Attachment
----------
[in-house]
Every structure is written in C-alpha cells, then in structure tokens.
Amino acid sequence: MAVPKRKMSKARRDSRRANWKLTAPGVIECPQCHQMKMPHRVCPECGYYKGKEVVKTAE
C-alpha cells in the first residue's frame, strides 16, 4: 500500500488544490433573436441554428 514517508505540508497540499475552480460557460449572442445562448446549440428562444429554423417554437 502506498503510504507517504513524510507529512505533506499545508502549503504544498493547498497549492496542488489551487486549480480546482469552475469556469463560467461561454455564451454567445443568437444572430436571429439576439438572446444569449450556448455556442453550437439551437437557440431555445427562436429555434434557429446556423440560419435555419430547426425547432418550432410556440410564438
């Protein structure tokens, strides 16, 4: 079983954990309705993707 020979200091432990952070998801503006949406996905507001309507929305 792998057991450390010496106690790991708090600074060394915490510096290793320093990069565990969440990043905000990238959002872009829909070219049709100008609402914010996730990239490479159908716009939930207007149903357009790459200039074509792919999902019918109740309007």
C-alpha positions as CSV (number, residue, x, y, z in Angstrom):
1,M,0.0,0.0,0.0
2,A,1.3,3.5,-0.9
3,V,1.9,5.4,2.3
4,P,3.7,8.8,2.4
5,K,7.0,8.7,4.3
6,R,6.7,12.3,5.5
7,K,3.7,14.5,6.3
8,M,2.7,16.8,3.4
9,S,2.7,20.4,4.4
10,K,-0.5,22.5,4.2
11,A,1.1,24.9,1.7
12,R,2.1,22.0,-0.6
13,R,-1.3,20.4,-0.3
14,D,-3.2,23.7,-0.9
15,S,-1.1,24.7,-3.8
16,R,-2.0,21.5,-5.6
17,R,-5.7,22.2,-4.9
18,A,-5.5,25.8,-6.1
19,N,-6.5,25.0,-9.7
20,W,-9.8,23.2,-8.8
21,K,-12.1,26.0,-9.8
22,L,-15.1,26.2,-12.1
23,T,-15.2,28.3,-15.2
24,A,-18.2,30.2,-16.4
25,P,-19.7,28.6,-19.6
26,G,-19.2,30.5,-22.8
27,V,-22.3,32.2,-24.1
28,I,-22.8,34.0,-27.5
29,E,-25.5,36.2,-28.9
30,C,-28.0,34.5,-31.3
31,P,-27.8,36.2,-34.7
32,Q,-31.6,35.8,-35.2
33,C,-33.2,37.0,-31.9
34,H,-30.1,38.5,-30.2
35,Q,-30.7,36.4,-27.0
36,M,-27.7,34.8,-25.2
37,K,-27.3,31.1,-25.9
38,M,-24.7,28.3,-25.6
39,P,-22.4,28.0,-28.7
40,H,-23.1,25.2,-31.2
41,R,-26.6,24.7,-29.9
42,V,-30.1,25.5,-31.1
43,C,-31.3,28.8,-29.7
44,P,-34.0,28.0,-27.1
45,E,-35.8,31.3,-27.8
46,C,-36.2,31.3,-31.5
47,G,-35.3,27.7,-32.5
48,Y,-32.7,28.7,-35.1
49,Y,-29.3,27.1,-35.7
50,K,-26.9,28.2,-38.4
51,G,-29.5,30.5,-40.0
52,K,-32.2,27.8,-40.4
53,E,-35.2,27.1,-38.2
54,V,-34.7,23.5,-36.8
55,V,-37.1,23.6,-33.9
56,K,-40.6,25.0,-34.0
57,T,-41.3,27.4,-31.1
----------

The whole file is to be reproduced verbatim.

[in-house]
Every structure is written in C-alpha cells, then in structure tokens.
Amino acid sequence: MAVPKRKMSKARRDSRRANWKLTAPGVIECPQCHQMKMPHRVCPECGYYKGKEVVKTAE
C-alpha cells in the first residue's frame, strides 16, 4: 500500500488544490433573436441554428 514517508505540508497540499475552480460557460449572442445562448446549440428562444429554423417554437 502506498503510504507517504513524510507529512505533506499545508502549503504544498493547498497549492496542488489551487486549480480546482469552475469556469463560467461561454455564451454567445443568437444572430436571429439576439438572446444569449450556448455556442453550437439551437437557440431555445427562436429555434434557429446556423440560419435555419430547426425547432418550432410556440410564438
């Protein structure tokens, strides 16, 4: 079983954990309705993707 020979200091432990952070998801503006949406996905507001309507929305 792998057991450390010496106690790991708090600074060394915490510096290793320093990069565990969440990043905000990238959002872009829909070219049709100008609402914010996730990239490479159908716009939930207007149903357009790459200039074509792919999902019918109740309007």
C-alpha positions as CSV (number, residue, x, y, z in Angstrom):
1,M,0.0,0.0,0.0
2,A,1.3,3.5,-0.9
3,V,1.9,5.4,2.3
4,P,3.7,8.8,2.4
5,K,7.0,8.7,4.3
6,R,6.7,12.3,5.5
7,K,3.7,14.5,6.3
8,M,2.7,16.8,3.4
9,S,2.7,20.4,4.4
10,K,-0.5,22.5,4.2
11,A,1.1,24.9,1.7
12,R,2.1,22.0,-0.6
13,R,-1.3,20.4,-0.3
14,D,-3.2,23.7,-0.9
15,S,-1.1,24.7,-3.8
16,R,-2.0,21.5,-5.6
17,R,-5.7,22.2,-4.9
18,A,-5.5,25.8,-6.1
19,N,-6.5,25.0,-9.7
20,W,-9.8,23.2,-8.8
21,K,-12.1,26.0,-9.8
22,L,-15.1,26.2,-12.1
23,T,-15.2,28.3,-15.2
24,A,-18.2,30.2,-16.4
25,P,-19.7,28.6,-19.6
26,G,-19.2,30.5,-22.8
27,V,-22.3,32.2,-24.1
28,I,-22.8,34.0,-27.5
29,E,-25.5,36.2,-28.9
30,C,-28.0,34.5,-31.3
31,P,-27.8,36.2,-34.7
32,Q,-31.6,35.8,-35.2
33,C,-33.2,37.0,-31.9
34,H,-30.1,38.5,-30.2
35,Q,-30.7,36.4,-27.0
36,M,-27.7,34.8,-25.2
37,K,-27.3,31.1,-25.9
38,M,-24.7,28.3,-25.6
39,P,-22.4,28.0,-28.7
40,H,-23.1,25.2,-31.2
41,R,-26.6,24.7,-29.9
42,V,-30.1,25.5,-31.1
43,C,-31.3,28.8,-29.7
44,P,-34.0,28.0,-27.1
45,E,-35.8,31.3,-27.8
46,C,-36.2,31.3,-31.5
47,G,-35.3,27.7,-32.5
48,Y,-32.7,28.7,-35.1
49,Y,-29.3,27.1,-35.7
50,K,-26.9,28.2,-38.4
51,G,-29.5,30.5,-40.0
52,K,-32.2,27.8,-40.4
53,E,-35.2,27.1,-38.2
54,V,-34.7,23.5,-36.8
55,V,-37.1,23.6,-33.9
56,K,-40.6,25.0,-34.0
57,T,-41.3,27.4,-31.1